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Pennwood

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Reply with quote  #1 
http://www.thetalentequation.co.uk/single-post/2017/07/08/Drills-are-the-drugs-of-coaching-from-a-recovering-addict?utm_campaign=buffer&utm_content=buffer382c4&utm_medium=social&utm_source=twitter.com
craigl

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The article makes lots of good points about drills.  In many cases, it is spot on.

I think drills work good for situations such as getting lots of reps in a short period of time with new players in particular, but I don't see them as a long term focal point of practice.   I was taught to look down on drills (National youth license) and came to appreciate them only after years of avoiding them. So, I have a different perspective than the author.   I came to this point after working with some South American coaches who were doing drills with young kids where the kids loved them and greatly improved their skills.  It opened up more options in games which lead to more success and fun.   I saw how they coached the drill in a way that made it work.

If you do a drill and it carries over to the game then you know it was done right.  You have to be able to adjust it to your players and make it so that it is applicable to their game.  As your players grow, the situation changes and what they need changes so the drill may change or become inappropriate for them.  This may happen in one practice or a few weeks or a season.  A drill may later become a short part of a warm up sequence to get lots of quick touches and refresh certain scenarios.

For example, with new players the initial issue is controlling the ball.  After you can control the ball, it may be recognizing different options and being able to make different types of passes or shots.   Later, you need to be able to read and combine with others or deal with different situations 1v1, 2v1, 2v2, 3v2, etc.  This may take a season or more to learn for new players.  So, appropriate drills that might happen during the season will change as they develop.

You try to set up the drill in same area of the field that it will apply in the game to help it carry over.   You can put players in the desired situation and create lots of reps in a short period of time.

Some people have a narrow view of drills, but depending upon the level of player and amount of available time and it may be the best way for them to learn.   You won't make great soccer players just doing drills, but there is a place for it in the player's development.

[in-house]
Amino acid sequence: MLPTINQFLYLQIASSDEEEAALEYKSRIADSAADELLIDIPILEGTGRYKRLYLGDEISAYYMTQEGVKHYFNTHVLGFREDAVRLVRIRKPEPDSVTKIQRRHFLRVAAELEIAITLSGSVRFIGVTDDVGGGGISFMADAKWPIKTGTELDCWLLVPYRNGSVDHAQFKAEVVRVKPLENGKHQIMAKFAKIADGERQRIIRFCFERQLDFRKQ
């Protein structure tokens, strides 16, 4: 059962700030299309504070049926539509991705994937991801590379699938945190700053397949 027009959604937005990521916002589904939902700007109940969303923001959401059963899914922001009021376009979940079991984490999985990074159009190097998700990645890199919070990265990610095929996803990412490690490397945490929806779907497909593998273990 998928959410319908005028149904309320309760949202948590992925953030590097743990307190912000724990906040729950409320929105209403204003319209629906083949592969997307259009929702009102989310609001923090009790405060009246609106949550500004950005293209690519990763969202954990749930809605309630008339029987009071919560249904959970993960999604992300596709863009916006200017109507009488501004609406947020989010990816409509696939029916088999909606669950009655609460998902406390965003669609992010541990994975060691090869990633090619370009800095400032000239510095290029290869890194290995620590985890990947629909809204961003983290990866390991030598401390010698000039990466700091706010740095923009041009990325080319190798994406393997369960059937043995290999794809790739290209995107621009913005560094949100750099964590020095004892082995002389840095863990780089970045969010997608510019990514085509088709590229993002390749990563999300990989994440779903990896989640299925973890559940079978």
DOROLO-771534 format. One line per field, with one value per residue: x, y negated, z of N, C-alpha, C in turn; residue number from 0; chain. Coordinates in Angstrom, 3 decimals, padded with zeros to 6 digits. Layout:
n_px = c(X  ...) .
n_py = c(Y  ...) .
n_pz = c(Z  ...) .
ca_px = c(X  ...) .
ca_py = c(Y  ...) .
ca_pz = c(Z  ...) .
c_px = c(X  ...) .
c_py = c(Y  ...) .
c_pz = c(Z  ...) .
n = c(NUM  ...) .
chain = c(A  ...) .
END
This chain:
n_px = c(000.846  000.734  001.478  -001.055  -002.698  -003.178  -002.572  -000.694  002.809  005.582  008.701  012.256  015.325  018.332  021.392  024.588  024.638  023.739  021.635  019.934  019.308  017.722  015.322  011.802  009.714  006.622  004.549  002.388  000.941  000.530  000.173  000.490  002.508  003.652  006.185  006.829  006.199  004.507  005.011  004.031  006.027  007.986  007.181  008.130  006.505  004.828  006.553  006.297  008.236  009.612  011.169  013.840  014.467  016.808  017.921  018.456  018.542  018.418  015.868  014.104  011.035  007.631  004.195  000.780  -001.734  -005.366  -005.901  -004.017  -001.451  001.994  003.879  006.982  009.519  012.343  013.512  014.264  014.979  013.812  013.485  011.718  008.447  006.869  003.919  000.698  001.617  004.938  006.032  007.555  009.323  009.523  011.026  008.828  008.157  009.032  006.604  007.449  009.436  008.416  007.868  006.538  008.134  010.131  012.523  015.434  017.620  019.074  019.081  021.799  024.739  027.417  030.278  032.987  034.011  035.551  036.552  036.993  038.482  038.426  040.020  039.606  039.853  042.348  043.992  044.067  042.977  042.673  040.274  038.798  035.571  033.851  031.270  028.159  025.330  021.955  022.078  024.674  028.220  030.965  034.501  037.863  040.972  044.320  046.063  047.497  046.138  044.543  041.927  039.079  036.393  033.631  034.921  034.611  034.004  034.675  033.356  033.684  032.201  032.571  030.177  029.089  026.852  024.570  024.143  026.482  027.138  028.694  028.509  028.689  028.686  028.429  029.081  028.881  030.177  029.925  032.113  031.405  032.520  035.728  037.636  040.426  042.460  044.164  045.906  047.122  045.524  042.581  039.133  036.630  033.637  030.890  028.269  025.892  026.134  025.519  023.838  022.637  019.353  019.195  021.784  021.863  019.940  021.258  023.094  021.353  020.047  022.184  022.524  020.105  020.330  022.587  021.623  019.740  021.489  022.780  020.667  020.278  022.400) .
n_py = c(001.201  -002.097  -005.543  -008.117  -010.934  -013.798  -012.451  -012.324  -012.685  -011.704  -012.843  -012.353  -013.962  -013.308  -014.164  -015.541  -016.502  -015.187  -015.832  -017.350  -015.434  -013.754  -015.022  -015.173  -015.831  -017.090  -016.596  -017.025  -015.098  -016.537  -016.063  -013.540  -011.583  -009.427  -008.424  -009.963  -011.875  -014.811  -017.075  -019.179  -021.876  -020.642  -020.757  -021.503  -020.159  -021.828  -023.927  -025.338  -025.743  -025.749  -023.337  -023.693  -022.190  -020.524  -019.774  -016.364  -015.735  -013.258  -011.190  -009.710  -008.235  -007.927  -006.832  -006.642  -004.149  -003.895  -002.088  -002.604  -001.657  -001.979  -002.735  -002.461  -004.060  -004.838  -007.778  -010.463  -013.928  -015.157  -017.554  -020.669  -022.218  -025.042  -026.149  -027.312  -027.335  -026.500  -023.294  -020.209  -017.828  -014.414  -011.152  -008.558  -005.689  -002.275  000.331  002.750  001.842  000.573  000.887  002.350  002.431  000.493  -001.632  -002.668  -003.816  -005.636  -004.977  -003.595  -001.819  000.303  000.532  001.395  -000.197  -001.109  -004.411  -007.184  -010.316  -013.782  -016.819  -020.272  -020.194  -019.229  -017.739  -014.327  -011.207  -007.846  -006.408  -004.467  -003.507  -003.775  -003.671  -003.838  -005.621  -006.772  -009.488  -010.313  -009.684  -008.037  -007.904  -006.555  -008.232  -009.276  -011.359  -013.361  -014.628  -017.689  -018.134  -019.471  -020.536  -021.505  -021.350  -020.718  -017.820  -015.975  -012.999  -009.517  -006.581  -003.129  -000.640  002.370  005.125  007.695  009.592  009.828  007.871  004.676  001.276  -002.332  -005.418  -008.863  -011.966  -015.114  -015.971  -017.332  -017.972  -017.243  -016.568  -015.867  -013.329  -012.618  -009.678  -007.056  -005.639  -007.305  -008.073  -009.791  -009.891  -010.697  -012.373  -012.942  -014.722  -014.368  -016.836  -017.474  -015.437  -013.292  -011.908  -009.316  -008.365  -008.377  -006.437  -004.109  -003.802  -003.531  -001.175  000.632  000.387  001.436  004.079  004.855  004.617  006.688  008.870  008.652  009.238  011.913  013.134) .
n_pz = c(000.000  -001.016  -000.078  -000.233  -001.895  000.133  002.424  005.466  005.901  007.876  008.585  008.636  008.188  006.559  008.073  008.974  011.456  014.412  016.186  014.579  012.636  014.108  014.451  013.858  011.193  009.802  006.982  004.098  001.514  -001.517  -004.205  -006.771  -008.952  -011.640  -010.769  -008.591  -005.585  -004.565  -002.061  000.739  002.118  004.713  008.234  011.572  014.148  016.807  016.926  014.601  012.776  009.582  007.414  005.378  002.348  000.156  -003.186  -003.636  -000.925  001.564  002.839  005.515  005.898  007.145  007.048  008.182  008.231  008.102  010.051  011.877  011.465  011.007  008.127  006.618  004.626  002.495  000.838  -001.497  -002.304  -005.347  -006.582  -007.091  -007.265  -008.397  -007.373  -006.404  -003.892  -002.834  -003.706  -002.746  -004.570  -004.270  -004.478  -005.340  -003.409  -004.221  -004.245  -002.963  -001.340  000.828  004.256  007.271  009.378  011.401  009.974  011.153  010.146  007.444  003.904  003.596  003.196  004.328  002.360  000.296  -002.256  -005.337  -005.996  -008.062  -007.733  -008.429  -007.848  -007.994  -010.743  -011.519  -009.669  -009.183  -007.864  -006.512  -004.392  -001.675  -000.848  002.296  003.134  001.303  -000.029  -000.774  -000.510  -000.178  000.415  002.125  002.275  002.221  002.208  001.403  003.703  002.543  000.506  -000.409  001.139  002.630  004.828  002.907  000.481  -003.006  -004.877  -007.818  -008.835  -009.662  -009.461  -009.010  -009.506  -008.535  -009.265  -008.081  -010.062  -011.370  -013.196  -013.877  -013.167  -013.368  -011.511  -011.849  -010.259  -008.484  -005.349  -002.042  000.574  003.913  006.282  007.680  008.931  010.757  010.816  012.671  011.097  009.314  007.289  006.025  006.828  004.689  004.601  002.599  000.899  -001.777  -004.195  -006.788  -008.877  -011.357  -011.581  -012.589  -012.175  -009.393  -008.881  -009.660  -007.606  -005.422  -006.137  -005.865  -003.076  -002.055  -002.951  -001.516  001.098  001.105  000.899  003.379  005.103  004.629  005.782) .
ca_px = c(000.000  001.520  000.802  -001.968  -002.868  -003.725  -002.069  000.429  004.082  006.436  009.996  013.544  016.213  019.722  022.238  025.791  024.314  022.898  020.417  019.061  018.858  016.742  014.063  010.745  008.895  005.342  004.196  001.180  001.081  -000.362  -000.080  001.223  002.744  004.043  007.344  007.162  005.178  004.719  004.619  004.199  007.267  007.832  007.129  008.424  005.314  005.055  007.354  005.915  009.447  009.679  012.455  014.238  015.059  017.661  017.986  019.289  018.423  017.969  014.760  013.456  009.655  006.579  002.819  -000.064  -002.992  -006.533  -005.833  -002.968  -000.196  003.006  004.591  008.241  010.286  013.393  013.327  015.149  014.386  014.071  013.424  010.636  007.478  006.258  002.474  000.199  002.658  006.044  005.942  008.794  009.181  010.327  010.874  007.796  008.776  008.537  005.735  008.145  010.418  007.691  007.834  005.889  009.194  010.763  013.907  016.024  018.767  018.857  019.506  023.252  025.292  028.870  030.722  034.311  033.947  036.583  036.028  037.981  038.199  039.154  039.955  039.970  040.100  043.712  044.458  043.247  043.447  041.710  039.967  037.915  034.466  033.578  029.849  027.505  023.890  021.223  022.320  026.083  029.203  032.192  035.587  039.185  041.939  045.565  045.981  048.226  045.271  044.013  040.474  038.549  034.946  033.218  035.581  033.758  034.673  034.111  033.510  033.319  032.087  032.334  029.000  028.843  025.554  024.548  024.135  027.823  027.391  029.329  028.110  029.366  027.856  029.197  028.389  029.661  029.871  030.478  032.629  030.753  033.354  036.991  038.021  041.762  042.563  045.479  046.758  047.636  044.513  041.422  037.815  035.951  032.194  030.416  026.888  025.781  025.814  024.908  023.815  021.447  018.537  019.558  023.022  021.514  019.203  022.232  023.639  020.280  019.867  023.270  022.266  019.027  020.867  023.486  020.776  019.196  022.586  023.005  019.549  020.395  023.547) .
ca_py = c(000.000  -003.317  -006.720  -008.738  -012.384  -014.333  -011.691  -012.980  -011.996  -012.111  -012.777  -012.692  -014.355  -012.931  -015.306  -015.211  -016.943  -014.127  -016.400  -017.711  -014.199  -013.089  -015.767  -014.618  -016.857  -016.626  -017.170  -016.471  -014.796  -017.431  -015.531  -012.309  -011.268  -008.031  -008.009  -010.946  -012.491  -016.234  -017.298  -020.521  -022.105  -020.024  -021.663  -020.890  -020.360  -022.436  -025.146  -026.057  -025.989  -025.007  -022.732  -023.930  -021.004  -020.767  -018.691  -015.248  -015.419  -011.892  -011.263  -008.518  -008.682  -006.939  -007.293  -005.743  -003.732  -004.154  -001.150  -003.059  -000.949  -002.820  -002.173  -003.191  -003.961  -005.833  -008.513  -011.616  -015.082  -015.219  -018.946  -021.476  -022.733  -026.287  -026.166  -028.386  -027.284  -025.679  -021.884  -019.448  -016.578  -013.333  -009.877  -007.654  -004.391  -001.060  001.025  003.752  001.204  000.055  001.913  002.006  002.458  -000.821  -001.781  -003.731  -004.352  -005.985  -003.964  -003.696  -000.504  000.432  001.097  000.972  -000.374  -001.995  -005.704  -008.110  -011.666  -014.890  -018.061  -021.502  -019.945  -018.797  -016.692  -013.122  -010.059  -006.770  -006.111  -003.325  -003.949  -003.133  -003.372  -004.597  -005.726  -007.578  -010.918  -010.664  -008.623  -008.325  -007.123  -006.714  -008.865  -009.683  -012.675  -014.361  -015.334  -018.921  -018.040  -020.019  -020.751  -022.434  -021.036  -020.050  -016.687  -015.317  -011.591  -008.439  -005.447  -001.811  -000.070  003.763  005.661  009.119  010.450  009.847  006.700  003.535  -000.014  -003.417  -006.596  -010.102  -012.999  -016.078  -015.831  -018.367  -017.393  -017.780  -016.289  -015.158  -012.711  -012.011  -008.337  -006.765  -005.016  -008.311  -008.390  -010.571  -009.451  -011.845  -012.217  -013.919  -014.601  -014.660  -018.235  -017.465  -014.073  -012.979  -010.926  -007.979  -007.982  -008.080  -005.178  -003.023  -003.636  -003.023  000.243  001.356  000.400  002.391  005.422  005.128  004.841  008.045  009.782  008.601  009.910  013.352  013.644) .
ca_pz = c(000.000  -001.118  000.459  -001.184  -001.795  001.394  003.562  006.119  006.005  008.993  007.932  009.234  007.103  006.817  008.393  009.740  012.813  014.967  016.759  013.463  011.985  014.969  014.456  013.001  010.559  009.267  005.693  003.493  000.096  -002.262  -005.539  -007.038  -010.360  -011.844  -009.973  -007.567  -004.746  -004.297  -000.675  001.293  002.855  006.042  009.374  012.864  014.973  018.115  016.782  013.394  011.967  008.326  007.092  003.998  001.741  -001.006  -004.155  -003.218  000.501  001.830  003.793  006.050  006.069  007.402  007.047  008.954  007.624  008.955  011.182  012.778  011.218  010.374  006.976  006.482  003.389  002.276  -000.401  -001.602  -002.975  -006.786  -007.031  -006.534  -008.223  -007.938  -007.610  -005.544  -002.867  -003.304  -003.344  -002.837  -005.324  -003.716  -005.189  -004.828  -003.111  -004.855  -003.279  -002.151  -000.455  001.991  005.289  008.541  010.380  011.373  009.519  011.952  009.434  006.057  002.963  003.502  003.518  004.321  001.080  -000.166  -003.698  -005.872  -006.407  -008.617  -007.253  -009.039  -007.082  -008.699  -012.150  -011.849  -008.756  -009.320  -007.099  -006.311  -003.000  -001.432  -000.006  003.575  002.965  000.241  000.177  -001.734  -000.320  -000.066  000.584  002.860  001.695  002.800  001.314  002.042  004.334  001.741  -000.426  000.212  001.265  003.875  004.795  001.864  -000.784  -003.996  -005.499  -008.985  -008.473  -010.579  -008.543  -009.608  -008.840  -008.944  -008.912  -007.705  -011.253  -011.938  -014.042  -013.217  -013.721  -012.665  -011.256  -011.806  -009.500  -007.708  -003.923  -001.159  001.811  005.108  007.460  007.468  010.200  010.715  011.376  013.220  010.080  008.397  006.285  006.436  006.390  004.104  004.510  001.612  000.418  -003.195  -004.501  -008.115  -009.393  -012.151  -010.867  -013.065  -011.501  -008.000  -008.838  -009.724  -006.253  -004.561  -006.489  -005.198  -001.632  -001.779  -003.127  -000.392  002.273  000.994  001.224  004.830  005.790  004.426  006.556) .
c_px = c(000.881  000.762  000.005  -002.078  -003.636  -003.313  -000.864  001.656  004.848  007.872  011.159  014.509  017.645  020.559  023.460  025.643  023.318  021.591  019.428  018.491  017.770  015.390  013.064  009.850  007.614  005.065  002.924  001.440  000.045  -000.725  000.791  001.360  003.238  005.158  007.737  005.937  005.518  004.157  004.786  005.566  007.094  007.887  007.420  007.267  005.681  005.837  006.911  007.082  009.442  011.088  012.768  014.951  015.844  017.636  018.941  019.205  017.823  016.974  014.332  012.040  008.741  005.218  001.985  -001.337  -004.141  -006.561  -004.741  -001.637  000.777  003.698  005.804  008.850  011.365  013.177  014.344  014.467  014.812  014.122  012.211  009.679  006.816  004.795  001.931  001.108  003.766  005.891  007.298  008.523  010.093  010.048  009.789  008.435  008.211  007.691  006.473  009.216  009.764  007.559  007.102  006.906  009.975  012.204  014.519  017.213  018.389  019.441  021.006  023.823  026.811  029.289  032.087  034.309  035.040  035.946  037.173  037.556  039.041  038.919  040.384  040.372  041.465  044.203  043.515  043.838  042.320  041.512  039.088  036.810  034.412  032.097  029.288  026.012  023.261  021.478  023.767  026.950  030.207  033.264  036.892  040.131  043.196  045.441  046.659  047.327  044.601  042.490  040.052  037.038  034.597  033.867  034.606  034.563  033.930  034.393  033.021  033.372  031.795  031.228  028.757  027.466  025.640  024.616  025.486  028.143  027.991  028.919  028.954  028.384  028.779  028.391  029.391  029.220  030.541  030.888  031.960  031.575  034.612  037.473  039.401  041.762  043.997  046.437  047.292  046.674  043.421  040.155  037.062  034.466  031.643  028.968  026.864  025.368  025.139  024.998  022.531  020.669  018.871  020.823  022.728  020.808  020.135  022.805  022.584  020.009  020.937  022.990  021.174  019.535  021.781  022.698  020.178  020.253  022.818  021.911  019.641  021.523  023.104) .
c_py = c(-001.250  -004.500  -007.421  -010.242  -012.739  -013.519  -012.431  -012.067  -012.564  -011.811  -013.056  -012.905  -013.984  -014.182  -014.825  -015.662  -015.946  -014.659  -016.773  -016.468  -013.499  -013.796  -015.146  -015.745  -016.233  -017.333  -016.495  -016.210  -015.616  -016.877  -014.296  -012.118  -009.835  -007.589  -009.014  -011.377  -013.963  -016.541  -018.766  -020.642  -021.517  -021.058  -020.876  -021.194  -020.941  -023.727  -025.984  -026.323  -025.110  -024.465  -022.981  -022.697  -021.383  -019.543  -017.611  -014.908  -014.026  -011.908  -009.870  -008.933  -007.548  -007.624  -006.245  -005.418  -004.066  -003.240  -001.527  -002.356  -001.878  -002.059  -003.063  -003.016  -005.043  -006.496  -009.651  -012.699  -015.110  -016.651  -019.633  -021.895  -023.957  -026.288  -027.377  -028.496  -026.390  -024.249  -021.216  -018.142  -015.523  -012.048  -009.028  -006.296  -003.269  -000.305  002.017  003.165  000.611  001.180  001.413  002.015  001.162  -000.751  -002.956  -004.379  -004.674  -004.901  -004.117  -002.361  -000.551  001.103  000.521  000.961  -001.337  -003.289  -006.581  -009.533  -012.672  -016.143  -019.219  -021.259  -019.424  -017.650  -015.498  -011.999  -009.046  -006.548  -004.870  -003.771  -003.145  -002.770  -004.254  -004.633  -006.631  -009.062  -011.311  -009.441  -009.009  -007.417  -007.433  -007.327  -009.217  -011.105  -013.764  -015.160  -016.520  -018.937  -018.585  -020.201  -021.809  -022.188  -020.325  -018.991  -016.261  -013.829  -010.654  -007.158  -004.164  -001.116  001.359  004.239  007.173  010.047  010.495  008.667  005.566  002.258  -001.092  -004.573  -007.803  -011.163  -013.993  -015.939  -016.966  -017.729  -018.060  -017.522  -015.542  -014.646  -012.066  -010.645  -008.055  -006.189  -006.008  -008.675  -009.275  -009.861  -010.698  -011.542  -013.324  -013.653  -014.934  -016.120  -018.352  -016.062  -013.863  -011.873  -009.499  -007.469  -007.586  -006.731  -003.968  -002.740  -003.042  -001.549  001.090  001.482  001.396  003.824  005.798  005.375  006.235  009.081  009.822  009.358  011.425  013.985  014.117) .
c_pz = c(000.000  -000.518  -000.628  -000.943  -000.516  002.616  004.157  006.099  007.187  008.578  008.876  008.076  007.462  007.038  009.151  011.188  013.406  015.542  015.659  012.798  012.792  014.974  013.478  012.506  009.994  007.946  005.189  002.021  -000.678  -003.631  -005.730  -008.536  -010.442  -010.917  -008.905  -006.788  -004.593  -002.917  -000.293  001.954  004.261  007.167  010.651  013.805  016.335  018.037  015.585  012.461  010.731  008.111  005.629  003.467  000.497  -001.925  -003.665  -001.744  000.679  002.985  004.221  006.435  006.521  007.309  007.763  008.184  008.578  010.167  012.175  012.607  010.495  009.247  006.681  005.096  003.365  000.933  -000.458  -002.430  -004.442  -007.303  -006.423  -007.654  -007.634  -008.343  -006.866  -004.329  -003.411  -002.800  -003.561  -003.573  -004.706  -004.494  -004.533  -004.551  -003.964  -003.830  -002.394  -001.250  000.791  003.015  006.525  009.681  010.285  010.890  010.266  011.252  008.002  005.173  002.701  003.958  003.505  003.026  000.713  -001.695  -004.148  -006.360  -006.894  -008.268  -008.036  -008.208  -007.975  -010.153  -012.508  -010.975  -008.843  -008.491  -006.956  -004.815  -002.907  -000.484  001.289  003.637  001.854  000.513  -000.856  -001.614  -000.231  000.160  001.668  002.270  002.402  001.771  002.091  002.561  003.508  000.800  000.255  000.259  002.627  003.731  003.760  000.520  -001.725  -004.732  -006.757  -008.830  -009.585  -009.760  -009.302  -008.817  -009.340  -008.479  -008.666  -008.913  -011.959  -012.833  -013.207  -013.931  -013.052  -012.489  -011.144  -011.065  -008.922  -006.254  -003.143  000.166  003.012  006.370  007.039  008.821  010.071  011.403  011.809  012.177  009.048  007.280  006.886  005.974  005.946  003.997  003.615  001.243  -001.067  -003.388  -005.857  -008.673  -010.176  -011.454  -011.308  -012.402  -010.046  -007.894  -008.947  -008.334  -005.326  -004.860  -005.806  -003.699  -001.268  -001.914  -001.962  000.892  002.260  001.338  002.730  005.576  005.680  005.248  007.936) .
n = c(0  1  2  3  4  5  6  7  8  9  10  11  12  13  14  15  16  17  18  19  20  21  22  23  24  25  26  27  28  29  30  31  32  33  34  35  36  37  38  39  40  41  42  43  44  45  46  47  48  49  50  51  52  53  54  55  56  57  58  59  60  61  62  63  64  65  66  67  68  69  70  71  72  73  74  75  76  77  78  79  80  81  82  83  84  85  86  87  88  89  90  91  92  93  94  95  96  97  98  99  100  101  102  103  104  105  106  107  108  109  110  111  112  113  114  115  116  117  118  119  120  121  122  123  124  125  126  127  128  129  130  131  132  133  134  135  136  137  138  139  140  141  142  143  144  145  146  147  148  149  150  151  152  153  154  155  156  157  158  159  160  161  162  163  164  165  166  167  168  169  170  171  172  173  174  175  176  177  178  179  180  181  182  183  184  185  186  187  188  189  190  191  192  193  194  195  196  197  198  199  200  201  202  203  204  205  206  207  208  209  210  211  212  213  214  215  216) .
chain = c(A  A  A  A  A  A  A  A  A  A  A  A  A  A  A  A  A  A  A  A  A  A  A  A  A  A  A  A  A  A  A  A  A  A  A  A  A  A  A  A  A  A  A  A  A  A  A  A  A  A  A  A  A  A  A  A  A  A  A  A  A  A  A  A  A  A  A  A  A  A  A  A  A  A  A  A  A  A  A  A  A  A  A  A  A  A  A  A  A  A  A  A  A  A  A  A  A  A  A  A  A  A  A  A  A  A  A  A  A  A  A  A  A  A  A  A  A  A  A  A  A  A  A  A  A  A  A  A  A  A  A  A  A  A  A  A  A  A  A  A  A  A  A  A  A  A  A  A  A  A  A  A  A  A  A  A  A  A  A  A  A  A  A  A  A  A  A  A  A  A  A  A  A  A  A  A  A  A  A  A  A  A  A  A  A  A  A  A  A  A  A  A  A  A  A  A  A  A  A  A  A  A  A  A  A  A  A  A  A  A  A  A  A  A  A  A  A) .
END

I think the main problem is poor coaching rather than drills.  For me, it took about 10 years to start to really understand how games mistakes (and successes) often carry over from little details in how I run my practice.    When coaching the same age and level of players for several years you do begin to find groups of drills that have worked well in the past, but every team is different so you adjust to what works.

It is not the drill that teaches the player.  A coach creates an environment that encourages skill development and improvement.   It is how the drill is run and how the players are handled that is coaching.   Doing a drill is not coaching.

Can you imagine keepers training without ever doing any drills?

I guess some people hold that drills are boring and mindless with no decision making and that coaches should instead use activities which are fun and require decision making.   So, there may be some difference in how people define "drill".   Drills typically do include decision making and they can be fun.

Drills should be economical in that they involve psychological, physical, technical, and tactical aspects to improve the players.   They should progress and lead to improved skill in the game.

After all of this about drills, I have also run many sessions that have not have any drills at all.   Sometimes, I may just play 4v4 and use different conditions to vary the game or let the kids play self organizing pick ups soccer.  There are many types of training.


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